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This Article Last Updated: Oct 14th, 2010 - 15:13:49 

Sailor Profiles from Miami: John Manderson
By Lynn Fitzpatrick
Jan 17, 2008, 15:06

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US and foreign sailing teams are streaming into Miami. Everyday, more boats arrive at the US Sailing Center. Masts are stepped, shrouds are adjusted and rigs are tuned. At some point during the first day, the T shirts come off and the sailors start to work on their tans. The Australians, the South Americans and the South Africans have a base, but the Europeans look as if they have spent a lot of time indoors this winter. On the second or third day, teams launch their keelboats and keep their fingers crossed hoping that everything works and they havenít forgotten to put their battens in their sails. While a few of the aspiring Olympians admit to having been skiing, most are playing it safe and not risking injuries so close to world championships and regattas that count for either qualifying their countries for the Olympics, qualifying for their Olympic teams or qualifying for more funding. Between cardio, core and strength training; eating; sailing and going through debriefing sessions, their days are full, and they wouldnít have it any other way.

Everybody is looking forward to the sailing season in Miami and everyone has a story to tell about their quest for the Olympics. As we approach the Rolex Miami Olympic Classes Regatta and the Star Worlds, Lynn Fitzpatrick will be profiling some of sailingís familiar and unfamiliar personalities and teams so that we can follow them this season and during the run up to the Olympics and beyond. Sheís not likely to run out of material because sailors of all kinds head to Florida and the Caribbean during the winter for at least one regatta in warm waters and under sunny skies.

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The first inspirational profile on Star sailor John Manderson follows.

John Manderson
If you want to see a changed man, catch up with John Manderson. Almost overnight heís been transformed into a guy who is grinning from ear to ear. John is on sabbatical. Call his office number and the message says that heíll be away from the December through May. As for his residence in New Jersey, itís locked up tightly and the neighbors are keeping an eye on it. His car? ďI donít need it here. Itís up north.Ē John is a marine biologist with a PhD turned full-time Star sailor for the next four months.

Like most of the other Star, Yngling, Laser and Laser Radial sailors who have come to Miami to train for upcoming Grade 1 events, John has rented an apartment for the sailing season and he gets around town on his bicycle. Unlike many of the other sailors, nothing is on the line for him. Competing in the Olympics means nothing to him. All he wants to do is learn how to sail a Star over the next five months.

ďIím a marine biologist sailing for joy against the best sailors in the world,Ē said Manderson over a glass of red wine. He doesnít have the strict regimen that a lot of the sailors on the circuit have, but sailing for ten or twelve days in a row has helped to tone the weekend warrior and put him in a great frame of mind. Manderson hasnít totally put his profession behind him. In fact, he does research in the morning and is working on a project with the University of Miamiís Rosensteil School of Marine and Atmospheric Science, a campus that he can see every time he points his Star toward the northeast on Miamiís Biscayne Bay.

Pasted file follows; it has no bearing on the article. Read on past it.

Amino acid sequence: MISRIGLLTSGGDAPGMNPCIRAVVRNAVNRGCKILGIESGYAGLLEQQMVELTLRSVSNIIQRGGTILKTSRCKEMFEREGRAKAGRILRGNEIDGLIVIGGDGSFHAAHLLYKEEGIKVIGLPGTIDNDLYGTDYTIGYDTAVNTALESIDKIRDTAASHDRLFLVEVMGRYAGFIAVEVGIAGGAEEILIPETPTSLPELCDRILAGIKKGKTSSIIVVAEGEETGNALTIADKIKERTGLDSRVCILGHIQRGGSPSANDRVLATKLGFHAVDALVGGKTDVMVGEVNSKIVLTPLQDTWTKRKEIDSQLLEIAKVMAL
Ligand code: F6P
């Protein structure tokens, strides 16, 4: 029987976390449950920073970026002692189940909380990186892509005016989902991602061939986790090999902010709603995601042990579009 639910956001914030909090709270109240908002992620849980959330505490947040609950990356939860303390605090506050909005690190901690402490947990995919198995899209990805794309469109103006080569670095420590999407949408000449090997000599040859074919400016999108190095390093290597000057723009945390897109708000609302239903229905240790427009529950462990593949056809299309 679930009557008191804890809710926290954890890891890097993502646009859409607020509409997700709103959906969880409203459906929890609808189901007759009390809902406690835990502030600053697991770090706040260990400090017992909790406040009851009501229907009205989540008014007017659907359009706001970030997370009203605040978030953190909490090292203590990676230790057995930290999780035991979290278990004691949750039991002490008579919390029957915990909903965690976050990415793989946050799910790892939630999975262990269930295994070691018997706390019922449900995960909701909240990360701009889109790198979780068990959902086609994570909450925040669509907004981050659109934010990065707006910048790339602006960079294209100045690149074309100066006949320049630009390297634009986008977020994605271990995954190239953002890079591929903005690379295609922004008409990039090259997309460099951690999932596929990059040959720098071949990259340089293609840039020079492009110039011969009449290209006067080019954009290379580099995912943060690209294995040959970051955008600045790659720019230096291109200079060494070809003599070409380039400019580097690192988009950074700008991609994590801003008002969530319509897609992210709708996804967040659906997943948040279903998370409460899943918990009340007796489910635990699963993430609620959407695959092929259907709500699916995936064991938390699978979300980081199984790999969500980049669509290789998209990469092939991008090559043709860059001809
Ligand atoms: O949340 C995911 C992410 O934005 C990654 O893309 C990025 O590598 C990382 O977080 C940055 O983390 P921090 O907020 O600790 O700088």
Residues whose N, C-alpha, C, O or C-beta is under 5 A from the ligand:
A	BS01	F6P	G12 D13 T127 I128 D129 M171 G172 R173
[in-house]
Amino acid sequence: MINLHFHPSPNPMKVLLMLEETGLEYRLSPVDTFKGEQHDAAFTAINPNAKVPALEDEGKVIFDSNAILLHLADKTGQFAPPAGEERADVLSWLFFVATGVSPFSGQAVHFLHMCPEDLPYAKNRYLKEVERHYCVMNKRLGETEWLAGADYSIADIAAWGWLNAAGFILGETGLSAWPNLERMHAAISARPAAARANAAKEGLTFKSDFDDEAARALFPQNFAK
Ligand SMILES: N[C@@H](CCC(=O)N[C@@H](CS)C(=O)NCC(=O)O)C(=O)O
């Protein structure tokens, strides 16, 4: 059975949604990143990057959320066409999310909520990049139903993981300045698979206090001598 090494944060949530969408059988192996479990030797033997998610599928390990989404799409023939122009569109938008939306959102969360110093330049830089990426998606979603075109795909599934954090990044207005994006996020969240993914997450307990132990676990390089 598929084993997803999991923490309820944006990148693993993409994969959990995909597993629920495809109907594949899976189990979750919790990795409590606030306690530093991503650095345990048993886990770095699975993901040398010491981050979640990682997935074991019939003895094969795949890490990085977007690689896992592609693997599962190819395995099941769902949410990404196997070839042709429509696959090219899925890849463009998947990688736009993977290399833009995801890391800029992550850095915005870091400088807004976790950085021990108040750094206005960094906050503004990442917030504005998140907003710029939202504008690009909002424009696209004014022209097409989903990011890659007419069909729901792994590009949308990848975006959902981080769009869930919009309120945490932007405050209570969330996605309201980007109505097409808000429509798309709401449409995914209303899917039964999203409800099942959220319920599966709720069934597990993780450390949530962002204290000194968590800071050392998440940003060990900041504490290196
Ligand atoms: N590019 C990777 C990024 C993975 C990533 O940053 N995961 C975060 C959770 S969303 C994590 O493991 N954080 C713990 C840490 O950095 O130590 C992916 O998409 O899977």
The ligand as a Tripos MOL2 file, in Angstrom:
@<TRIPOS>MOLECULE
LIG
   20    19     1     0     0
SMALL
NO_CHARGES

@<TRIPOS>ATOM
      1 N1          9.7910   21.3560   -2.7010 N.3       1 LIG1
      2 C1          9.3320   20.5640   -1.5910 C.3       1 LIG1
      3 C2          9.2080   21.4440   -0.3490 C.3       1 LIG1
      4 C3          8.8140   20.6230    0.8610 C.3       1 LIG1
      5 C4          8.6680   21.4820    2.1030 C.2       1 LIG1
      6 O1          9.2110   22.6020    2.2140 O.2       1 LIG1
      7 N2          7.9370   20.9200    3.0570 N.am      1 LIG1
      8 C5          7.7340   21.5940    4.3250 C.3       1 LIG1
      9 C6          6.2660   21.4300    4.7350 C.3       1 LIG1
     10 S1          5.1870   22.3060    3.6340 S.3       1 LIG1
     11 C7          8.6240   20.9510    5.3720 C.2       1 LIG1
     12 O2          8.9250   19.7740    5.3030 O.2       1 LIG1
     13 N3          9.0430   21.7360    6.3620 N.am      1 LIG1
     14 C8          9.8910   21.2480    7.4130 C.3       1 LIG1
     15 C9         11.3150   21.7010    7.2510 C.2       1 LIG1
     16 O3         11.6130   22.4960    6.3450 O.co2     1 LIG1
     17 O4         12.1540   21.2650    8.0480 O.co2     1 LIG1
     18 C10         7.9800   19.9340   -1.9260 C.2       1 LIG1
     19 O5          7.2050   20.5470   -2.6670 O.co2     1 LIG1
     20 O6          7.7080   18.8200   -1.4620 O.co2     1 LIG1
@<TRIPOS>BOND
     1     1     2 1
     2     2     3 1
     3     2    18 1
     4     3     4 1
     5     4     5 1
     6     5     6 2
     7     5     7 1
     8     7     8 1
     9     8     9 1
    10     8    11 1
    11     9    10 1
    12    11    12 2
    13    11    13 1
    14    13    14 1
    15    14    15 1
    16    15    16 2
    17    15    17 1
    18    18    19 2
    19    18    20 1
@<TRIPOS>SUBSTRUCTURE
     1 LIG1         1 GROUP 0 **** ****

My predictions are that this Snipe skipper known for his heavy air prowess will figure out the Star. His sabbatical may come to an end at the Star Western Hemispheres in Geneva, New York this May, but heíll shine as a weekend warrior in District 1 events this summer and there will always be a twinkle in his eye when he reflects on his winter in Miami.

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Journalist Lynn Fitzpatrick:
Lynn Fitzpatrick
Lynnís sailing journalism career started when she was Regatta Chairperson of the 2006 Snipe Western Hemisphere & Orient Championship, the largest regatta in the eventís 56-year history. The regatta was a finalist for the St. Petersburg Trophy, awarded by US Sailing for the best regatta in the United States during the year. Lynnís sailing articles, columns and event coverage have appeared in North American and international publications such as Seahorse International Sailing Magazine, BoatInternational USA, Cruising World, Sailing, Star Lights, Sailing Scuttlebutt, Scuttlebutt Europe, Sail-World and numerous other sailing-related websites.
She provided extensive coverage of the Star class during the 2007 ISAF Sailing World Championships in Cascais, Portugal, on behalf of the class. As the only non-Chinese member of the Sailing Committee of the ďGood Luck BeijingĒ Olympic Test Regatta in Qingdao, China in August 2007, she provided daily previews and recaps of all 11 Olympic Classes to the organizers for distribution to media throughout the world. She was also the primary written journalist covering the Monsoon Cup, the grand finale of the 2006-07 World Match Racing Tour. The regatta was held in Kuala Terengganu, Malaysia. Lynn capped off the year as one of two American journalists at the 21st Annual Kingís Cup in Phuket, Thailand, the largest regatta in Asia. She is a member of the Miami-Dade County Olympic Development Committee.





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